National institute for health and clinical excellence
NATIONAL INSTITUTE FOR HEALTH AND
Hip fracture: the management of hip fracture in adults
The Department of Health has asked NICE: ”to prepare a clinical guideline on
the management of fractured neck of femur”.
Clinical need for the guideline
About 70–75,000 hip fractures (proximal femoral fractures) occur
annually in the UK. Hip fracture is the commonest reason for
admission to an orthopaedic ward, and is usually a ‘fragility’
fracture caused by a fall affecting an older person with
osteoporosis or osteopaenia (a lesser degree of bone reduction
and weakness due to the same process as in osteoporosis). The
average age of a person with hip fracture is 77 years. The annual
cost of medical and social care for all the hip fracture cases in the
UK amounts to about £2 billion. Demographic projections indicate
that the UK annual incidence will rise to 91,500 by 2015 and
101,000 in 2020, with an associated increase in annual expenditure
that could reach £2.2 billion by 2020. The majority of this
expenditure will be accounted for by hospital bed days and a
further substantial contribution will come from health and social
aftercare. About a quarter of patients with hip fracture are admitted
from institutional care. About 10–20% of those admitted from home
Mortality is high – about 10% of people with a hip fracture die within
1 month, and about one third within 12 months. However, fewer
than half of deaths are attributable to the fracture. This reflects the
high prevalence of comorbidity in people with hip fractures; often
the combination of fall and fracture brings to light underlying ill
health. This presents major challenges for anaesthetic, surgical,
The primary and secondary prevention of fragility fractures by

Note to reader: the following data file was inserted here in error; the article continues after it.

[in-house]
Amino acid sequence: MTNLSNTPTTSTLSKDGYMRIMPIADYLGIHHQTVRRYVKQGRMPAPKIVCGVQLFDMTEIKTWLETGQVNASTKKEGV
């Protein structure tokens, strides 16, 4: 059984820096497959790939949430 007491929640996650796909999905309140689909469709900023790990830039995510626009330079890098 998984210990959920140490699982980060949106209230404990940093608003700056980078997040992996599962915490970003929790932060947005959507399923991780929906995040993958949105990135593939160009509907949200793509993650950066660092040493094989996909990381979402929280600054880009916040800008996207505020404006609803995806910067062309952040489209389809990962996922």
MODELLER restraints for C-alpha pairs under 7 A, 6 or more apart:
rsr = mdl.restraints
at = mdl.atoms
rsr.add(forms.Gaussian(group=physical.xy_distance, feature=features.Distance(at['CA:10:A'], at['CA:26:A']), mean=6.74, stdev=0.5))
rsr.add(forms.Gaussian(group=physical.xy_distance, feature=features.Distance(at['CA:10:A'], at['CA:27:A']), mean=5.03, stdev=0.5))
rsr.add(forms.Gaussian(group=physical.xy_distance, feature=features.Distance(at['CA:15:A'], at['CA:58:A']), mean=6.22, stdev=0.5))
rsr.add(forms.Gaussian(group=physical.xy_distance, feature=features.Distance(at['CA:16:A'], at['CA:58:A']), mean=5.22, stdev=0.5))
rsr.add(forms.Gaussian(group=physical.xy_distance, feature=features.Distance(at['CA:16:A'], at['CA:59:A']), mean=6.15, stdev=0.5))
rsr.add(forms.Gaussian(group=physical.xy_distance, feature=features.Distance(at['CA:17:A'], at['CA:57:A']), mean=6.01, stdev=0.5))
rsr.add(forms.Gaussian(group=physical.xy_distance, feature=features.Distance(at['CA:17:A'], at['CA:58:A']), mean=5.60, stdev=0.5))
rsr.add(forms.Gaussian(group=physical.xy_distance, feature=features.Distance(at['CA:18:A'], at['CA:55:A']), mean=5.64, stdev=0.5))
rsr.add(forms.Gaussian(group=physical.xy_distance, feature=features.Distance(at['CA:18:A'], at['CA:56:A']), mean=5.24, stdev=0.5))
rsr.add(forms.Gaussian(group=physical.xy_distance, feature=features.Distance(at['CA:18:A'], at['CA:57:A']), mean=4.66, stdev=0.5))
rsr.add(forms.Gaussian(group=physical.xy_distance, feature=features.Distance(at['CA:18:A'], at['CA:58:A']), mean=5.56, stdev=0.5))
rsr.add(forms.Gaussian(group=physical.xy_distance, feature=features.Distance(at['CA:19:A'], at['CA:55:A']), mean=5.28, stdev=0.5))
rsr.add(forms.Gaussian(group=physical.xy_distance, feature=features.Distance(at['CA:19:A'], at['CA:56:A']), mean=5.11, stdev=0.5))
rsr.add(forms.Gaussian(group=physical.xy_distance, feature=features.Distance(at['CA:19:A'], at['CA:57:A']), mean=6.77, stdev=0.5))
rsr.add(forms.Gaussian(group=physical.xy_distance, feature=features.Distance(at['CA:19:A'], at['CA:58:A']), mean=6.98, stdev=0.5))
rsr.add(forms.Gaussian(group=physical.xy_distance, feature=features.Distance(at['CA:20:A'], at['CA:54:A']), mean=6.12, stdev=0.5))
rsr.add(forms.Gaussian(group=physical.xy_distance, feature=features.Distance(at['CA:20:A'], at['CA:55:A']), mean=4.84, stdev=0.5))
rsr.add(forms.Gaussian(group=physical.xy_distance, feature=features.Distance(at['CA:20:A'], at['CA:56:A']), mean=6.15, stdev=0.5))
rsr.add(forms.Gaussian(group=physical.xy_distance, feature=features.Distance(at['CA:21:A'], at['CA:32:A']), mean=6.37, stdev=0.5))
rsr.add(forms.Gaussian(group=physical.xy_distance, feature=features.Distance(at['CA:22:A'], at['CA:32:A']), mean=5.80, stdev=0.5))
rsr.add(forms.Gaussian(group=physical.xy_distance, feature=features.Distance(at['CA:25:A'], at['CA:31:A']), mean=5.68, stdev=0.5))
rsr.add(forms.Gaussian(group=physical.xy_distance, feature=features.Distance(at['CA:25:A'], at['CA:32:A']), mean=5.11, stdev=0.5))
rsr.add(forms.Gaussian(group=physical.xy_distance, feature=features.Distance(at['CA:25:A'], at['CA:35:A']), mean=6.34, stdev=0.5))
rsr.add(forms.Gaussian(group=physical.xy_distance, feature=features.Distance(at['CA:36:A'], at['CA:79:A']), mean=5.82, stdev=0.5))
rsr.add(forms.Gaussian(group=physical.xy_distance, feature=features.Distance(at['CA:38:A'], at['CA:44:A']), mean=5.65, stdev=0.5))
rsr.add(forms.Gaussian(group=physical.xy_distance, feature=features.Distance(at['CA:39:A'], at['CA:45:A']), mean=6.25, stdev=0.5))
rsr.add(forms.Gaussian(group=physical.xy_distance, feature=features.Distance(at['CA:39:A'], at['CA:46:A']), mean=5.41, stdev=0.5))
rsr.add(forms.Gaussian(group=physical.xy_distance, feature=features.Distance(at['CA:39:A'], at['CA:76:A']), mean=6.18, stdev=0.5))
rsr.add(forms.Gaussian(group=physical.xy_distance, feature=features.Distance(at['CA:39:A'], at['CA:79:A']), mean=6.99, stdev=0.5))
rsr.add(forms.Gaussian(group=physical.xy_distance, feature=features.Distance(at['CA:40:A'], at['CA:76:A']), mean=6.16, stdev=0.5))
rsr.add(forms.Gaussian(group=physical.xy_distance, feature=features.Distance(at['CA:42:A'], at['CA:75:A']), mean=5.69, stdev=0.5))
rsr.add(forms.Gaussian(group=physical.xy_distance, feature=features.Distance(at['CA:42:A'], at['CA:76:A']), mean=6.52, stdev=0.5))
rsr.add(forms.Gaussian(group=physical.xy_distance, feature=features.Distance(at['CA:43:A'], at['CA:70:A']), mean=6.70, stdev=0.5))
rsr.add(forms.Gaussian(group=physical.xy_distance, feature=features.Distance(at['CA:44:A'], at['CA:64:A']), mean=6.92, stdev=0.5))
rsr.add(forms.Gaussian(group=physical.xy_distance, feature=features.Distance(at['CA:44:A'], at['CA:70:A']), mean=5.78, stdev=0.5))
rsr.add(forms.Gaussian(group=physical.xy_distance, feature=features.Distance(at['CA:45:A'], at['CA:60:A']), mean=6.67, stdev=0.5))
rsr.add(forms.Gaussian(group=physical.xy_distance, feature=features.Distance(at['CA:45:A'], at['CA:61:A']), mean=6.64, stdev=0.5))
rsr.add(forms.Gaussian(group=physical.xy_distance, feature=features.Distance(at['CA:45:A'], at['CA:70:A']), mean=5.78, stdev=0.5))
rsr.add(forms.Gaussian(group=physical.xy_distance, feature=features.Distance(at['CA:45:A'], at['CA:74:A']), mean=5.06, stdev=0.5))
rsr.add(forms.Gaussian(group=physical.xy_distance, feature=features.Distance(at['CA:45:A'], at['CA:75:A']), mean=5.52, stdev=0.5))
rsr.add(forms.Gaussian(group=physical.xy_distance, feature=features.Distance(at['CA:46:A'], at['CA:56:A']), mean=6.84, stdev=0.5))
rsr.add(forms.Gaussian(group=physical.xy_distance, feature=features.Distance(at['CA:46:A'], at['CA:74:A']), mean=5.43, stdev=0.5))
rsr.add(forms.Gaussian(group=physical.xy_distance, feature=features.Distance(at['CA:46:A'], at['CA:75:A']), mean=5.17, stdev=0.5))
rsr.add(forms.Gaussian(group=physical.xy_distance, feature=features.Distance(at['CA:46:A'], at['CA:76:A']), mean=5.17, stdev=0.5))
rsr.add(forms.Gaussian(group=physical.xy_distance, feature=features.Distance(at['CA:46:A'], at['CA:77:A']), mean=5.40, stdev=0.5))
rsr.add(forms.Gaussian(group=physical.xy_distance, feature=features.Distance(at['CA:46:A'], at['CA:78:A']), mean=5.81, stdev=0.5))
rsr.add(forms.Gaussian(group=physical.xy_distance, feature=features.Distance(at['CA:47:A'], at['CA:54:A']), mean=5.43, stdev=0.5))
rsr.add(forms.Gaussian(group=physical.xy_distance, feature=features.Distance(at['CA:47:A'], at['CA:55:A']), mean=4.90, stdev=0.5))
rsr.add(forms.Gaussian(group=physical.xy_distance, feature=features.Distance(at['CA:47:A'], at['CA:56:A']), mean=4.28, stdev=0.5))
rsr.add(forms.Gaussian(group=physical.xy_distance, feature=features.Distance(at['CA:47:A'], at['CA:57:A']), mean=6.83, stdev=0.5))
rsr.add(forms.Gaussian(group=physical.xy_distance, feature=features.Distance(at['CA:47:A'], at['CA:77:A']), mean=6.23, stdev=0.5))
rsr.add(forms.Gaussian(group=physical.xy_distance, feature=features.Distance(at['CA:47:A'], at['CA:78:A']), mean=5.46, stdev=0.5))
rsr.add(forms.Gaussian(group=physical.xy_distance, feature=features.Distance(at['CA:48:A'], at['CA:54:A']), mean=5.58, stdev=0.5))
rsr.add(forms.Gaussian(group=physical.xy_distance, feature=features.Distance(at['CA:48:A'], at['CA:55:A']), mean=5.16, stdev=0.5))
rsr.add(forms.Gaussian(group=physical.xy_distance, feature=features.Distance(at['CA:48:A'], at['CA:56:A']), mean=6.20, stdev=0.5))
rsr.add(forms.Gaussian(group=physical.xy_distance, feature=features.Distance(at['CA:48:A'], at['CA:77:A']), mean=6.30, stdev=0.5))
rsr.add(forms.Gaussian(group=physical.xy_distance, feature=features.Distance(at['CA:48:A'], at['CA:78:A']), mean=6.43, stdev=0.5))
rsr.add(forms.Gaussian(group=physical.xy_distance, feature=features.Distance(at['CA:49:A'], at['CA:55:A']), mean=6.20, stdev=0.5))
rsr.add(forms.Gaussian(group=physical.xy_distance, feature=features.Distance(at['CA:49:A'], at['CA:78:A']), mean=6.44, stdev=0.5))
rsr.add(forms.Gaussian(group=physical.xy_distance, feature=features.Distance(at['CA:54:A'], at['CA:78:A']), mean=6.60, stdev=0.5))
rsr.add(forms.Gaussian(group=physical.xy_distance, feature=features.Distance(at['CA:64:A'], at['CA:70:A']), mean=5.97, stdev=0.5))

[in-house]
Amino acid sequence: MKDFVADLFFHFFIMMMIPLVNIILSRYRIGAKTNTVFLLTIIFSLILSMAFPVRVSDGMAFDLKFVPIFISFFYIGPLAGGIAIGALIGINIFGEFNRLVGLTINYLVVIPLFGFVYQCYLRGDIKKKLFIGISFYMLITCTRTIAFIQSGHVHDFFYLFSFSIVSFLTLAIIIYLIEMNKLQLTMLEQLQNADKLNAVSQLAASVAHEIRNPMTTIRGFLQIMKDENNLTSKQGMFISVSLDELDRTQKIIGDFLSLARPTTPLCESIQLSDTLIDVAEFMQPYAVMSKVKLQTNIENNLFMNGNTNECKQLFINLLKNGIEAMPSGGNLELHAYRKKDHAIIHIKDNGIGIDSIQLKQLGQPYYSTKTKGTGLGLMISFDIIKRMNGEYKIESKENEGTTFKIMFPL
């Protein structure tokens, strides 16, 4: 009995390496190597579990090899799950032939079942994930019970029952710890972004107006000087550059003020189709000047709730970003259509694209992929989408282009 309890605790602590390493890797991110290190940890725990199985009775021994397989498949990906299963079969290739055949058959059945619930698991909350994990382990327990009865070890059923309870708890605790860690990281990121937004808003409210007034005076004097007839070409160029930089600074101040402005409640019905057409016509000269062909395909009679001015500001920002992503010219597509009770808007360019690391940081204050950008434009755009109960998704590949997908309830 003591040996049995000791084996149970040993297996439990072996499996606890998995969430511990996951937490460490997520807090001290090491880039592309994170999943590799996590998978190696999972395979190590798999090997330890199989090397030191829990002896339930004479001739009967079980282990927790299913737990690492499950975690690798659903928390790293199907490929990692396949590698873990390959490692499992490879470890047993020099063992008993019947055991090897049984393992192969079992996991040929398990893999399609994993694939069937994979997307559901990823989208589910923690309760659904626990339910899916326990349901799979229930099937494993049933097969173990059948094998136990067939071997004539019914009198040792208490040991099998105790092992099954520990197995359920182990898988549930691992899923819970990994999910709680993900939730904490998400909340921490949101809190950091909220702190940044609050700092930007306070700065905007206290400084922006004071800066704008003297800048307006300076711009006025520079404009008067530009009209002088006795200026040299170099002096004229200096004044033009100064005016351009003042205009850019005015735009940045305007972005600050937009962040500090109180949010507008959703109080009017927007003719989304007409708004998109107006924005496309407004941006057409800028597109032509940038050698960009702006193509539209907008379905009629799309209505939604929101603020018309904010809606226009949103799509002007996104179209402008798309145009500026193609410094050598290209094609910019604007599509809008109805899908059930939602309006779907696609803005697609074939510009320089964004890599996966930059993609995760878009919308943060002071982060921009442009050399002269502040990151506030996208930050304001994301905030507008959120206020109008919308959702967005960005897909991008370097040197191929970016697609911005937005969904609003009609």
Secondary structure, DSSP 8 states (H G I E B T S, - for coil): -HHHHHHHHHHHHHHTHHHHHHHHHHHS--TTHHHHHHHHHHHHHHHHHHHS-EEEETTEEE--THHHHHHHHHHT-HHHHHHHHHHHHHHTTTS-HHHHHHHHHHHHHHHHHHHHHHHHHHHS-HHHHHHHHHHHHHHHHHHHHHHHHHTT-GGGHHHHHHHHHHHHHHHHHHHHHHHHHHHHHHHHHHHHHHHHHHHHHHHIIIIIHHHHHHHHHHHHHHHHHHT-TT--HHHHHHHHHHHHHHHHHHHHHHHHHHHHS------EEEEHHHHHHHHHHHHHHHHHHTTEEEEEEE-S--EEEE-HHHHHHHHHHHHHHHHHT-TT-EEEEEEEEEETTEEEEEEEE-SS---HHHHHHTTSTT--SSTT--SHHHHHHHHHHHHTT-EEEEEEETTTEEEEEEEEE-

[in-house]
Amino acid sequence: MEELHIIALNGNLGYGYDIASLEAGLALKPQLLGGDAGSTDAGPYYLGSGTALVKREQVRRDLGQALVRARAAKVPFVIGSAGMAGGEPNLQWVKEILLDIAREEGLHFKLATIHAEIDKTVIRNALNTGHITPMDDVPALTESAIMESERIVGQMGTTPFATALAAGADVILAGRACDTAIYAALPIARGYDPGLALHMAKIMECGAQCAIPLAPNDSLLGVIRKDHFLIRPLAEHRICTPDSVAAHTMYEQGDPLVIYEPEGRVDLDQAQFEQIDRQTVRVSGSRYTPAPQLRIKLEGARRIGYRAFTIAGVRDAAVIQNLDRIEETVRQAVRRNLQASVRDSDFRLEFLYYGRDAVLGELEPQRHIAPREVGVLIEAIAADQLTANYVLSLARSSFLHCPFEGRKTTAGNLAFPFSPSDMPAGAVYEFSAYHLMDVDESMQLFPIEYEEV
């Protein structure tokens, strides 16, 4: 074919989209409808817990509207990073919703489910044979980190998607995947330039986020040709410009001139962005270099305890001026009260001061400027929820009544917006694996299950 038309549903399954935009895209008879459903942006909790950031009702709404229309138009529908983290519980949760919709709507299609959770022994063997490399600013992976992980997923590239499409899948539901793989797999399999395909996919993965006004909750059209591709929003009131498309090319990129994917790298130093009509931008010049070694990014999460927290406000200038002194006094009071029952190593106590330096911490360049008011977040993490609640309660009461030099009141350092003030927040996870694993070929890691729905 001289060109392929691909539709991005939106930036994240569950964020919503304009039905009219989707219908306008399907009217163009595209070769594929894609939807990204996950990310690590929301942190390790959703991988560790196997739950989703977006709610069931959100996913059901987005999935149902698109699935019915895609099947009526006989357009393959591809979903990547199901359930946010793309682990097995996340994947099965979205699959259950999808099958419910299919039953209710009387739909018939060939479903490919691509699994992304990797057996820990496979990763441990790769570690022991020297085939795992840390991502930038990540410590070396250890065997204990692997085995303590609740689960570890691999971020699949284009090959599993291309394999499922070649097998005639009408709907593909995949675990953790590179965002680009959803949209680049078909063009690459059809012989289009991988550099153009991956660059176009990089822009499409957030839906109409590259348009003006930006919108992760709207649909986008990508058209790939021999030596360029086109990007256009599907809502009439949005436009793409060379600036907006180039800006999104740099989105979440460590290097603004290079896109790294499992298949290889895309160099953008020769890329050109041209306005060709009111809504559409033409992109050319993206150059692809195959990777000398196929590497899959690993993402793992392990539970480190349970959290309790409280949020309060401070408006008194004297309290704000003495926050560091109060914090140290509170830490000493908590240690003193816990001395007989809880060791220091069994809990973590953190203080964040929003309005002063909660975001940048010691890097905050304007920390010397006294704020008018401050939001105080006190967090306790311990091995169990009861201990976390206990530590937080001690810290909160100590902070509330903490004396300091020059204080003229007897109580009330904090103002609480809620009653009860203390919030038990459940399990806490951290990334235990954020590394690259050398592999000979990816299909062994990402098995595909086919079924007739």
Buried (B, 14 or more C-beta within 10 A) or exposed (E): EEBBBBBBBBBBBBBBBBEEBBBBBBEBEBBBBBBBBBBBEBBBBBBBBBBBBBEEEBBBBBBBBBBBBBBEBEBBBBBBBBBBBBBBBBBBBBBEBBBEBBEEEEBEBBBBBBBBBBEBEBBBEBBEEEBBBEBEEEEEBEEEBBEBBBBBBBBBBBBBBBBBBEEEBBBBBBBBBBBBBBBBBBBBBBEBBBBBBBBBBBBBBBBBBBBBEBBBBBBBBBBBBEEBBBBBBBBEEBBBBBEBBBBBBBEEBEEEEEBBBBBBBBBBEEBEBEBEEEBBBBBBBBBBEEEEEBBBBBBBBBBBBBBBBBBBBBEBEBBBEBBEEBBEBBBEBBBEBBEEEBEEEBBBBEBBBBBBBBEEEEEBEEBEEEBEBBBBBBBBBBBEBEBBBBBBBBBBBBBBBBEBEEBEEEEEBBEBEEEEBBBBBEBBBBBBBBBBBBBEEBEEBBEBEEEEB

treating osteoporosis and reducing the risk of falls are of key
importance to the current and future epidemiology of hip fracture.
These are, or will be, covered by related NICE guidance (see
The diagnosis and management of hip fracture itself and of any
comorbidity before, during and after surgery, have a profound effect
on outcome, both for individuals and for services.
Patients with hip fracture need immediate referral to hospital (other
than in exceptional circumstances). Their assessment and
management on admission commonly involve a range of
specialties and disciplines, but it is not always clear how and when
this involvement should take place. Prompt surgery is important but
1 The strict definition of a fragility fracture is one caused by a fall from standing height or less. For the purposes of this guidance, the definition will be slightly more flexible to encompass all hip fractures judged to have an osteoporotic or osteopaenic basis
is sometimes delayed for administrative or clinical reasons. It is
essential that mobilisation and rehabilitation after surgery are
undertaken according to individual need, but this does not always
In spite of a significant body of evidence, hip fracture management
and the resulting length of hospital stay vary markedly among
Existing UK guidance from other sources includes:
• Scottish Intercollegiate Guidelines Network (2002) Prevention